George Washington wasn’t the only president to call Virginia home. The third president of the United States, Thomas Jefferson, resided at an estate known as Monticello, located outside the city of Charlottesville in the foothills of the Appalachian Mountains. Monticello was a proper southern-style plantation, complete with slaves, a practice that was accepted by the public at this point in American history.
Despite the dark optics that results from having slave quarters that grant a look into what they had to look forward to after many hard days of monotonous labor, Monticello also has abundant lush gardens to admire, and the main structure of this villa is built in the Neoclassical style, much to the delight of architecture enthusiasts.
Amidst the rich history of the United States that one finds in abundance in Virginia, it can be easy to lose sight of the fact that this state was home to the first permanent British settlement in North America. Jamestown National Historic Site commemorates this distinction, as it was arguably here where American history began.
A living history museum brings those early days to life for visitors, while the Voorhees Archaearium is home to unearthed artifacts of that time, many of which were found in the former statehouse that had been burned in 1676 by participants in an unsuccessful insurrection against colonial authorities.
What To Do – Modern & Natural Attractions
If history and culture isn’t your bag, Virginia still has plenty of attractions on offer. The Pentagon can be found across from Washington DC in Arlington County, and is home to the Department of Defence. In other words, the operations of the mightiest military on the face of the Earth is directed from this massive five-sided building.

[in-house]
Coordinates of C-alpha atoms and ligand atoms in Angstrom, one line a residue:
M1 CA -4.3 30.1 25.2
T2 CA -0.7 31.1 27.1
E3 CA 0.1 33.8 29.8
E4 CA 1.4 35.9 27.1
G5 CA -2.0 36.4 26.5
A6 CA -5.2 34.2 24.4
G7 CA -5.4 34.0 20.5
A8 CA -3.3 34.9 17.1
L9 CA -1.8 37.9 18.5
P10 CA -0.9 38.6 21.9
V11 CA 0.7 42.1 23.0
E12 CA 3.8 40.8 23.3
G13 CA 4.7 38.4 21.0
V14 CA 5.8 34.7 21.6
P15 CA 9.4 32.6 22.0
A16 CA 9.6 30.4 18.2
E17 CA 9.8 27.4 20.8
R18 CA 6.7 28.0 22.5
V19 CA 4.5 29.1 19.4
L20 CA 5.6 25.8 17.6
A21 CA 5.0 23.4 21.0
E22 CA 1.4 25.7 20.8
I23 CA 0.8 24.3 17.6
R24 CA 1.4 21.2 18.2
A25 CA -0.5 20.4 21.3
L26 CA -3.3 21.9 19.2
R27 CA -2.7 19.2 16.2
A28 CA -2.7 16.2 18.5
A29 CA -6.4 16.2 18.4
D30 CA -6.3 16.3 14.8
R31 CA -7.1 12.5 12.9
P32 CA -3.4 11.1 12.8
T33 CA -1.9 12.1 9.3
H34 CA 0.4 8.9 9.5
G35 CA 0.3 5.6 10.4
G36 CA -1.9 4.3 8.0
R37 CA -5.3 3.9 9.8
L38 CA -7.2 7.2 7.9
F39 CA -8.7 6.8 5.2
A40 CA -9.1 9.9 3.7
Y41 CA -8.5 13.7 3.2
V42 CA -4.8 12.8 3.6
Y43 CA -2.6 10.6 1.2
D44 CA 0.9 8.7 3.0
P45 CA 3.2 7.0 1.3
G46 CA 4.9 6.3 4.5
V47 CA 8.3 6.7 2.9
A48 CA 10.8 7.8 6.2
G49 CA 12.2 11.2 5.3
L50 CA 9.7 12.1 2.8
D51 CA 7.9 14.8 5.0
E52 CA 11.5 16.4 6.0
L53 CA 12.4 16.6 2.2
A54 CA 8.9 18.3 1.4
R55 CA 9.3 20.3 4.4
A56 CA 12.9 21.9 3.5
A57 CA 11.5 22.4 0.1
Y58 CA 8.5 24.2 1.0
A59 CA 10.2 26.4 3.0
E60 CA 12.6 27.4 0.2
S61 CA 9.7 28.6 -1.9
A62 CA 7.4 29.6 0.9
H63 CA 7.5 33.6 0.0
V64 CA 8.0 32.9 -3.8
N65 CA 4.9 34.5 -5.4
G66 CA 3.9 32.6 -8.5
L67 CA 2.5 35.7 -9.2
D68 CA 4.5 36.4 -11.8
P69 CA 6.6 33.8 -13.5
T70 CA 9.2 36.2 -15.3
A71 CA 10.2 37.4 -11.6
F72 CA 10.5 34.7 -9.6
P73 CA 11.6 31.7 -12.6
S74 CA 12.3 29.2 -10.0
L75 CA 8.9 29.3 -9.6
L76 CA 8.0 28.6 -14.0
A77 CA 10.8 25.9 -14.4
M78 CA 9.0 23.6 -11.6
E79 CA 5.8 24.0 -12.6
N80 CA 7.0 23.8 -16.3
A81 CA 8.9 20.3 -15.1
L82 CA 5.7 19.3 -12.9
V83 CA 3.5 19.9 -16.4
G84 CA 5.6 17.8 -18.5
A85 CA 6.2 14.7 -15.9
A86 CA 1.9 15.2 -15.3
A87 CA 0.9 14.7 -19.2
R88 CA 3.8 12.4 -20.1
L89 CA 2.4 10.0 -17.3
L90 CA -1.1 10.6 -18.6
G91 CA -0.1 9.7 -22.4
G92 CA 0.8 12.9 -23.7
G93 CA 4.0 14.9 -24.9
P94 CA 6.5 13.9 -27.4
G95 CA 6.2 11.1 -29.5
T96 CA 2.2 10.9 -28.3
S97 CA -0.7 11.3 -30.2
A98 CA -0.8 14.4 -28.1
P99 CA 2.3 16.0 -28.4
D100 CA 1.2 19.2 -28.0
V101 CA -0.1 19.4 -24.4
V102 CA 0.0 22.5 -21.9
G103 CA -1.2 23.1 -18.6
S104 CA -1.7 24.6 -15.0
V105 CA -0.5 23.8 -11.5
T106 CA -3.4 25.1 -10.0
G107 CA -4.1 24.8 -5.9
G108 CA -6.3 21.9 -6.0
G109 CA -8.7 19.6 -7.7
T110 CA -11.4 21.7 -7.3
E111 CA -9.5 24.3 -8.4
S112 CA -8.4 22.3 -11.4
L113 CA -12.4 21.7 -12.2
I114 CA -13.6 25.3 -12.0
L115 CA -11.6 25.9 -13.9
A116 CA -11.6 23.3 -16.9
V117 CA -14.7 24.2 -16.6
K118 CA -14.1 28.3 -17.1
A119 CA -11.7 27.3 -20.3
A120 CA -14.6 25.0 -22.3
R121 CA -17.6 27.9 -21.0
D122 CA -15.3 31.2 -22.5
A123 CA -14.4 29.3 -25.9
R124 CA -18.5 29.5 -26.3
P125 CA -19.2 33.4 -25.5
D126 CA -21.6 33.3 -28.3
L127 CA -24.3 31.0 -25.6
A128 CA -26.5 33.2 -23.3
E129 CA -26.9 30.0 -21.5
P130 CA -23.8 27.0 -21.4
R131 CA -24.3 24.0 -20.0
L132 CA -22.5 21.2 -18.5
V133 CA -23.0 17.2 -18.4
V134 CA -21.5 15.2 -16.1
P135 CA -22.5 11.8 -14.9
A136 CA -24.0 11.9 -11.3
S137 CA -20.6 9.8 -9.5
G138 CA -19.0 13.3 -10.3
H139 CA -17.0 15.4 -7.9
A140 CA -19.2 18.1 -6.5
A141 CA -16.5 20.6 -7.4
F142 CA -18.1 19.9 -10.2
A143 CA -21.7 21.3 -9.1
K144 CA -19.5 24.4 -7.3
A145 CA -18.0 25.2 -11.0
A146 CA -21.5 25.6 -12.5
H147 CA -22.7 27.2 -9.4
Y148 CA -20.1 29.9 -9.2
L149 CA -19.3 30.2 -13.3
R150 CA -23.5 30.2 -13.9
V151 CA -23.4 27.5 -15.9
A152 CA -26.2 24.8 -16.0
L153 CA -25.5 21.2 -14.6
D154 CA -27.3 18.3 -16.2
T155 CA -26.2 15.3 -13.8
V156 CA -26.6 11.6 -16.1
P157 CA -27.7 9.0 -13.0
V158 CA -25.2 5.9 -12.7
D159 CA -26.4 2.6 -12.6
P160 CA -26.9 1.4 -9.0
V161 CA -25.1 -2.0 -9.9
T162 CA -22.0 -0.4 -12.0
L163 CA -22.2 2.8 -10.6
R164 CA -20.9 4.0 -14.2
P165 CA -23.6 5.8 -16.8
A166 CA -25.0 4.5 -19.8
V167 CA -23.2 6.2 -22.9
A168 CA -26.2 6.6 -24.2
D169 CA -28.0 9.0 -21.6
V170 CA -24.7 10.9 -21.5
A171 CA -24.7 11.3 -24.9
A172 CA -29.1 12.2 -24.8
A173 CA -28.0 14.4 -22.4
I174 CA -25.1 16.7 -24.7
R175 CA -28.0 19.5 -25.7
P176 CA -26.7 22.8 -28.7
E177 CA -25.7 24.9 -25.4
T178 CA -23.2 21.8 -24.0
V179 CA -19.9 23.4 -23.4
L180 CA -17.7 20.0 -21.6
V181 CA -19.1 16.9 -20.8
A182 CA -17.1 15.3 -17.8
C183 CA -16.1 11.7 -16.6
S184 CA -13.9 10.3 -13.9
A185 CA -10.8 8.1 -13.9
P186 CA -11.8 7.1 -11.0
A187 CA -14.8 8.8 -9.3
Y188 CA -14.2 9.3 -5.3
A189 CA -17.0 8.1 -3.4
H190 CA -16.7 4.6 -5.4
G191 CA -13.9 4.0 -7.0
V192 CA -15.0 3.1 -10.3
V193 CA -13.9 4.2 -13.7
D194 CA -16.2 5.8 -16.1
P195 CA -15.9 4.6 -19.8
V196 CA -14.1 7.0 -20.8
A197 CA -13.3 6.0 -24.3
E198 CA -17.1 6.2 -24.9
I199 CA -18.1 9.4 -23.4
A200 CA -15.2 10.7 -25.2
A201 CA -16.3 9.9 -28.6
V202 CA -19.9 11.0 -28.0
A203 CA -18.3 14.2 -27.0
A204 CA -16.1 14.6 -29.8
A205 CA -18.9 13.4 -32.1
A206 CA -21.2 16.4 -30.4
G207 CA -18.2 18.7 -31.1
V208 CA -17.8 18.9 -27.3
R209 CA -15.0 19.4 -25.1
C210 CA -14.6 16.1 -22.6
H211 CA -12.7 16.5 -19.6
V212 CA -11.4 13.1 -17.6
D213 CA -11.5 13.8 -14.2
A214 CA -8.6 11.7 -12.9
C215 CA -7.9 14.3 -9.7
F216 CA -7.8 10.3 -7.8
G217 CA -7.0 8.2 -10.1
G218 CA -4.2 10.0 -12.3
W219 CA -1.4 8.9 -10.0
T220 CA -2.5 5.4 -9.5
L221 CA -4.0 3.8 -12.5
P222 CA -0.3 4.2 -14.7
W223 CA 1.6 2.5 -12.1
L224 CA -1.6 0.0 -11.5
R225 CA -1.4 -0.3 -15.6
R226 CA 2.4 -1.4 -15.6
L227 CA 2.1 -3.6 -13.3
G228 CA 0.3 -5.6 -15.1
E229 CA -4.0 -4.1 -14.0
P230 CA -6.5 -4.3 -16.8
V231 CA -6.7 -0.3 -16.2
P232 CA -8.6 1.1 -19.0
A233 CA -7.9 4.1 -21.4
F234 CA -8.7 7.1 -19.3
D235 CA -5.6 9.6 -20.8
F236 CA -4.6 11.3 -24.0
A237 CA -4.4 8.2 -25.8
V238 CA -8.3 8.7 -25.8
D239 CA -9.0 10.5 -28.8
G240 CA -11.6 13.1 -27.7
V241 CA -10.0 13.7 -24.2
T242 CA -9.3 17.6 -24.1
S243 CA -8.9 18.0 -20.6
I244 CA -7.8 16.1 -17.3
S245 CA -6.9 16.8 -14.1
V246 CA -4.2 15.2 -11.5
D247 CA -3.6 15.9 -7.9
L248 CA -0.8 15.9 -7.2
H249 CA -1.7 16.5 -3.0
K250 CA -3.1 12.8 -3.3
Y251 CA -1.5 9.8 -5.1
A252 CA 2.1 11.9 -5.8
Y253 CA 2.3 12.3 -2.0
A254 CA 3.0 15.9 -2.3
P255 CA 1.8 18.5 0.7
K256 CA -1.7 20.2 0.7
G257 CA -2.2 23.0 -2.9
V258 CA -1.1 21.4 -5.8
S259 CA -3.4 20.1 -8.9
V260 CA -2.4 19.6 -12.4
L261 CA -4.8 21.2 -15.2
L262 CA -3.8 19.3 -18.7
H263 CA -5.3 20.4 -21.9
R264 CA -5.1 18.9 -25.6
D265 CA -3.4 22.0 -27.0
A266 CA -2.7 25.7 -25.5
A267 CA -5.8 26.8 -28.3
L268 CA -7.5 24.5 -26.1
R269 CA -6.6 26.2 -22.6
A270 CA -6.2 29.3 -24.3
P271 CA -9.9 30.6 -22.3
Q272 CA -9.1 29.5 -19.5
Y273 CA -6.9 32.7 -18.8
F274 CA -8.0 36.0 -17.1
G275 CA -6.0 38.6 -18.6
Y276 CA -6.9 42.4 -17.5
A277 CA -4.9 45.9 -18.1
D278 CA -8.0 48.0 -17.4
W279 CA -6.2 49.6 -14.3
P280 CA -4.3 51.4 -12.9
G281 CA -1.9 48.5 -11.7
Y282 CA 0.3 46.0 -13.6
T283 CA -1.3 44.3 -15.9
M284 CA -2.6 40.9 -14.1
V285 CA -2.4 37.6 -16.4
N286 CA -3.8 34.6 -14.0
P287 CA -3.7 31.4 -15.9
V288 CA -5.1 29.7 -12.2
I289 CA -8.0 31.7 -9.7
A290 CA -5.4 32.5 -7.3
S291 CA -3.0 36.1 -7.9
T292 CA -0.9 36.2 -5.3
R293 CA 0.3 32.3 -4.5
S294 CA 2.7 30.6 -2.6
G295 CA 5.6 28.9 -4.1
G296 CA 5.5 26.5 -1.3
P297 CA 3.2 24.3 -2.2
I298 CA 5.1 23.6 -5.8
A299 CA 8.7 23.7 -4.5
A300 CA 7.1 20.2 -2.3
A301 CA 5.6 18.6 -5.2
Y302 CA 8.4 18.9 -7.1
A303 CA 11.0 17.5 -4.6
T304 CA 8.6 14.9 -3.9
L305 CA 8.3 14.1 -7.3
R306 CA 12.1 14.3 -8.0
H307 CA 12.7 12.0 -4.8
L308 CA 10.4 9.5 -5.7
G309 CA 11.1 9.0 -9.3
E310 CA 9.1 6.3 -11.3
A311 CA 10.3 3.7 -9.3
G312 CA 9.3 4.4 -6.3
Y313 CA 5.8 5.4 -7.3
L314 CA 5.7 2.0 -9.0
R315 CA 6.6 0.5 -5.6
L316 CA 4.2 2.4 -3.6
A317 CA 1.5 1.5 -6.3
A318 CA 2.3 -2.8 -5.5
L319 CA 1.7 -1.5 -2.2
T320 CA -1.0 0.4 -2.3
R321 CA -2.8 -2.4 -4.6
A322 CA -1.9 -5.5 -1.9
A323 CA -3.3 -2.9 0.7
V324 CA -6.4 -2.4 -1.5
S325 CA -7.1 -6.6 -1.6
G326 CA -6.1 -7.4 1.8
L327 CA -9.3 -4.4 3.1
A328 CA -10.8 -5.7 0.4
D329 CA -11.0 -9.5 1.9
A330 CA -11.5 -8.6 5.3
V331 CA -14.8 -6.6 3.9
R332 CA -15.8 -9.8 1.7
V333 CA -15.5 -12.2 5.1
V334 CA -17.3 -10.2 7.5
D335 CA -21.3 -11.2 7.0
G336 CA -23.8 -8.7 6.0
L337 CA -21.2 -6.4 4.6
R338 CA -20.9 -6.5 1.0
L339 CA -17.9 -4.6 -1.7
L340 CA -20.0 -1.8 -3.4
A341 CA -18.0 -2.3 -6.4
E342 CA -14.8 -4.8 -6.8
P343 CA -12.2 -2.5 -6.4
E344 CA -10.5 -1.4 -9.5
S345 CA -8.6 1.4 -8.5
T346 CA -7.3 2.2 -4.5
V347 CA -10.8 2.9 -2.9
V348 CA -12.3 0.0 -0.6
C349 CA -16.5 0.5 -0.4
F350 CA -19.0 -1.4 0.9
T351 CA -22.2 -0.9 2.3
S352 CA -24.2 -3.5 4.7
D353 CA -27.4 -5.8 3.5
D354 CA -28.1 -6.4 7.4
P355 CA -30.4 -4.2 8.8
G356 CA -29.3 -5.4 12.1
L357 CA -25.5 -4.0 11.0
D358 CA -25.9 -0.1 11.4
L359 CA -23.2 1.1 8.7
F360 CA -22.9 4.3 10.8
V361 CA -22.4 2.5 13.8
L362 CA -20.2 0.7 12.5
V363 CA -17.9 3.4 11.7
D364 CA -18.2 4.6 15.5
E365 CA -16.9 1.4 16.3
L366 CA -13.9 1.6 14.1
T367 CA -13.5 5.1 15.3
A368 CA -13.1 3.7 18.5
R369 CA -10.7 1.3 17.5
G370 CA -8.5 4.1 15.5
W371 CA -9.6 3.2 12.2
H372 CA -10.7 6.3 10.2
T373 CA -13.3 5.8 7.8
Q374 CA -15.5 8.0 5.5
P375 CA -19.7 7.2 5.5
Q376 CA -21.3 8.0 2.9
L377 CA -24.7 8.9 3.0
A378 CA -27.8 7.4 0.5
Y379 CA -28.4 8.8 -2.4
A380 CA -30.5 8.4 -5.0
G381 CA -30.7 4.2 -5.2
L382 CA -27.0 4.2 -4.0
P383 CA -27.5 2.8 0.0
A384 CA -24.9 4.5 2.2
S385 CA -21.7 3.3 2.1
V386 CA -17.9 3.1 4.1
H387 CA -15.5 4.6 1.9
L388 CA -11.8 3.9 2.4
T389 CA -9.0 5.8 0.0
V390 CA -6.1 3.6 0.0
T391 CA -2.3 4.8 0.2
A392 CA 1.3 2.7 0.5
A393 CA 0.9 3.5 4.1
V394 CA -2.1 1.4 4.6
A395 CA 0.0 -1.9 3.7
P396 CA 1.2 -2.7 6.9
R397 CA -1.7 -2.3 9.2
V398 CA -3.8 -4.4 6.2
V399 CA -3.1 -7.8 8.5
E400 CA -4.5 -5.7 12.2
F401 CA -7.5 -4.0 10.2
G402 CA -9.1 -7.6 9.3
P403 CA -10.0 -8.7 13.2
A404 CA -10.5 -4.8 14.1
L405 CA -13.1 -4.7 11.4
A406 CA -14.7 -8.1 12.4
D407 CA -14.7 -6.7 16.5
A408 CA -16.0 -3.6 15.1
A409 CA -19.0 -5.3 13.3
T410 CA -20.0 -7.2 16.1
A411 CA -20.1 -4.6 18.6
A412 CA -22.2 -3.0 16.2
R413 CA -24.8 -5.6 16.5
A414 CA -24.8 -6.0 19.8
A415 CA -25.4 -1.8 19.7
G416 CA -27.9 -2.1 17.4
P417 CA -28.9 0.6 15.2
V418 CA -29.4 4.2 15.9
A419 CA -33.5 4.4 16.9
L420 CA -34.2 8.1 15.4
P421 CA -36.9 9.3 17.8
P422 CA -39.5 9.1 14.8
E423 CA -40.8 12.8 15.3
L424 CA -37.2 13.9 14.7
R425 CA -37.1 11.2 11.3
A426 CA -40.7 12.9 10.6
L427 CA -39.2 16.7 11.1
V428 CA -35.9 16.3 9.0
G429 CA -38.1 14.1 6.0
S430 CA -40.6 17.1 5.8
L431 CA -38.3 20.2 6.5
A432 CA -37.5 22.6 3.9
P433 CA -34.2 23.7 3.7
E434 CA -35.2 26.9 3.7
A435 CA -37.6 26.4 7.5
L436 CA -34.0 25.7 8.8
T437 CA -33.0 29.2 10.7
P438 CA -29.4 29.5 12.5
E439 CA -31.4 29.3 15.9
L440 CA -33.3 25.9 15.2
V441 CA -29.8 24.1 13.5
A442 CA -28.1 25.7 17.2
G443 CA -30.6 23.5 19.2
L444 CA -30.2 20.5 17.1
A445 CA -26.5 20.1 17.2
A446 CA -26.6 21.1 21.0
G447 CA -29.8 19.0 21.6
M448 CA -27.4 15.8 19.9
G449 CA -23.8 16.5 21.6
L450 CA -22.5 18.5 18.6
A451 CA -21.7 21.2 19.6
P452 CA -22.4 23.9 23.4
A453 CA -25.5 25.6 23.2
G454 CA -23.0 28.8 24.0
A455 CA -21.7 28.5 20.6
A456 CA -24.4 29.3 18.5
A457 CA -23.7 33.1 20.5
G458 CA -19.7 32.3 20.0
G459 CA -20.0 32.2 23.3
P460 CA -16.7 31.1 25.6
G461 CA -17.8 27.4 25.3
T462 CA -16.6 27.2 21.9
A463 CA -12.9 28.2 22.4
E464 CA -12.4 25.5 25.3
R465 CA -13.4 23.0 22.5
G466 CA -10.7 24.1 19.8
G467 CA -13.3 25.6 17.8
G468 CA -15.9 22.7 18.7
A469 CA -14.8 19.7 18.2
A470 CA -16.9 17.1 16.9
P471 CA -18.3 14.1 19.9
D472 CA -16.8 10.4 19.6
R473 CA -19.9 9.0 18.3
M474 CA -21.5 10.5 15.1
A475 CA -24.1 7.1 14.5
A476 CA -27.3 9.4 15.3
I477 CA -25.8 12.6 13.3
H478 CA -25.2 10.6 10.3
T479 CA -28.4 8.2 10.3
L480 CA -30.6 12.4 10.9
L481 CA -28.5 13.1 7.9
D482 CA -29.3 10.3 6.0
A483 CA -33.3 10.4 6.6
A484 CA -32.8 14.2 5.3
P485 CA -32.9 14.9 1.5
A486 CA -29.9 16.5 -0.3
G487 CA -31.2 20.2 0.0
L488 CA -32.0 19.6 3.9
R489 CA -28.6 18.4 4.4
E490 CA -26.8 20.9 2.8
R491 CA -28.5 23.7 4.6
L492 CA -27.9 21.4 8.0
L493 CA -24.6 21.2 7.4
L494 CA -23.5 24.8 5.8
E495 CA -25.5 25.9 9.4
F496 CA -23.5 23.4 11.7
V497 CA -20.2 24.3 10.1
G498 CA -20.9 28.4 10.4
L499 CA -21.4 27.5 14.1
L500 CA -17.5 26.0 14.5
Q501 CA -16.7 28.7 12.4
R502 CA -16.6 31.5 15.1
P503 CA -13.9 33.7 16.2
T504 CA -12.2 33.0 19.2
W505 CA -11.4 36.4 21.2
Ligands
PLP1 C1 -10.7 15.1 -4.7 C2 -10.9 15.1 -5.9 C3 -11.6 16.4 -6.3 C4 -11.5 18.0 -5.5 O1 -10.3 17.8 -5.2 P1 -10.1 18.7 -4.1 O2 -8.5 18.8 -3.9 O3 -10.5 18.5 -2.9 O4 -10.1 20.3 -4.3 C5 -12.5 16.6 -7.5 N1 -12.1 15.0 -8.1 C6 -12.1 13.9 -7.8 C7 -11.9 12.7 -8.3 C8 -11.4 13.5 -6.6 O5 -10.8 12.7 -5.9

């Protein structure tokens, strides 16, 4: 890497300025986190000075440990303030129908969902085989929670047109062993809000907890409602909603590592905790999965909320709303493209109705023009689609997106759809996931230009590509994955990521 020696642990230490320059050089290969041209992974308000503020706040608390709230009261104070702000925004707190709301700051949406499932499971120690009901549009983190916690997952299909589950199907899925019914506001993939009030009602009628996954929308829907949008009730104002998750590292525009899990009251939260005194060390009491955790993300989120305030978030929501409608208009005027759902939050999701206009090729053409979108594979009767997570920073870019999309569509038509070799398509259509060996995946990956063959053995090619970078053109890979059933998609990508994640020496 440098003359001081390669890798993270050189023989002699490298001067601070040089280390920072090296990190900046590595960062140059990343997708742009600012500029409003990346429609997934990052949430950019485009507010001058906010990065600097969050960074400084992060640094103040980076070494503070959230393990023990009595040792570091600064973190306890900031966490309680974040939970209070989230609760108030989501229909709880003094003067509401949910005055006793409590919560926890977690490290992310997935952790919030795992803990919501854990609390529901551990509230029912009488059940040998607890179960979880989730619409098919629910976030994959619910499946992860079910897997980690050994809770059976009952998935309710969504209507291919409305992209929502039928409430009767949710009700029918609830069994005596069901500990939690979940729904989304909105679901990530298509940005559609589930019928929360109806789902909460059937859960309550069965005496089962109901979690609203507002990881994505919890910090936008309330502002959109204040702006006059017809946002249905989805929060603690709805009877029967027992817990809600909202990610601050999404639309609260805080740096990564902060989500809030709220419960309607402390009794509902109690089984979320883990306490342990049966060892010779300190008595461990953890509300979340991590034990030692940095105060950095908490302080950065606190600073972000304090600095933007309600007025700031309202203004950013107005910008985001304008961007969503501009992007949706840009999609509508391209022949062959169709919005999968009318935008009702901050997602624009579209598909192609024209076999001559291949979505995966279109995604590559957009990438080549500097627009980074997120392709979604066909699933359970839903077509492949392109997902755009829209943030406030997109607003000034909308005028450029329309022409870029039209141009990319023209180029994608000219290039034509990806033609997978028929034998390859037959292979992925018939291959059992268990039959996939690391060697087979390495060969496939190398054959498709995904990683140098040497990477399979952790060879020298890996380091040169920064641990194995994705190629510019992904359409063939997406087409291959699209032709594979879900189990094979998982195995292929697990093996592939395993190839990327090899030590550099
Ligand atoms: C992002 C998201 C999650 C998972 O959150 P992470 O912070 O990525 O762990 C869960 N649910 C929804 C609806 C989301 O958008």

Given the sensitive nature of what goes on inside this building, you will need to officially request a tour through bureaucratic channels before arriving at the Pentagon’s doorstep. Americans need to go through their member of Congress to get a tour permit, while foreign nationals have to contact their embassy to gain clearance to stroll the halls of this powerful institution.
Once inside, your guide will show you many sights of interest, which include the Hall of Heroes, which honor those that have earned the highest battle award in a theater of combat, the POW-MIA Corridor, which commemorates those that have gone missing or taken prisoner in war, and the 9/11 Memorial and Chapel, which memorializes 184 causalities during the terrorist strike that occurred on that fateful day in 2001.
If roller coasters and similar theme park rides is your preferred adrenaline delivery method, then spending a day at Busch Gardens Williamsburg will satisfy your cravings amply. Themed around the many different cultures of Old Europe, you will be thrilled and cultured all in one go, as corkscrew coasters, 4D films, and live music venues will entertain you from the second you enter to the moment you leave.
If communing with nature is high on your list of priorities, Virginia has plenty of environments to accomplish this goal with ease. The Shenandoah Valley has plenty of attractions contained within its location in Northwestern Virginia, from national parks to vineyards. One natural site of interest that shouldn’t missed is Luray Caverns, a cave complex that was first discovered in 1878. The rock formations found within will fascinate you, as many long stalactites, a rock formation resembling fried eggs, and pure springs await inside the lit cavern.
Shenandoah National Park will prove to be an excellent base for those intent on exploring the area, as this natural preserve contains tonnes of activities that will appeal to those that hear the call of the wild. The Skyline Drive travels the spine of the mountains in the area, with the many hardwood trees providing an intensely colorful show during the fall. Its extensive backcountry allows those seeking a wilderness experience in this portion to have it, and there are no less than nine spectacular waterfalls for those that choose to chase them.
Finally, if the sticky heat that characterizes the South during the summer months is starting to get to you, there is nothing like a trip to Virginia Beach to get you out of your funk. This well-established beach resort sits on a portion of the extreme southeastern coast of the state, with no shortage of accommodation to choose from or attractions to occupy your time when you aren’t soaking up rays on the beach.
Much like other major coastal resorts in America, a boardwalk that is lined with restaurants, hotels, museums and midway attractions can be found here. The Virginia Beach Amphitheater brings in the biggest names in entertainment throughout the summer, and many nightclubs can also be found for those that like you tie a few on after a successful day at the beach … thus, it is an excellent destination for young travelers as well!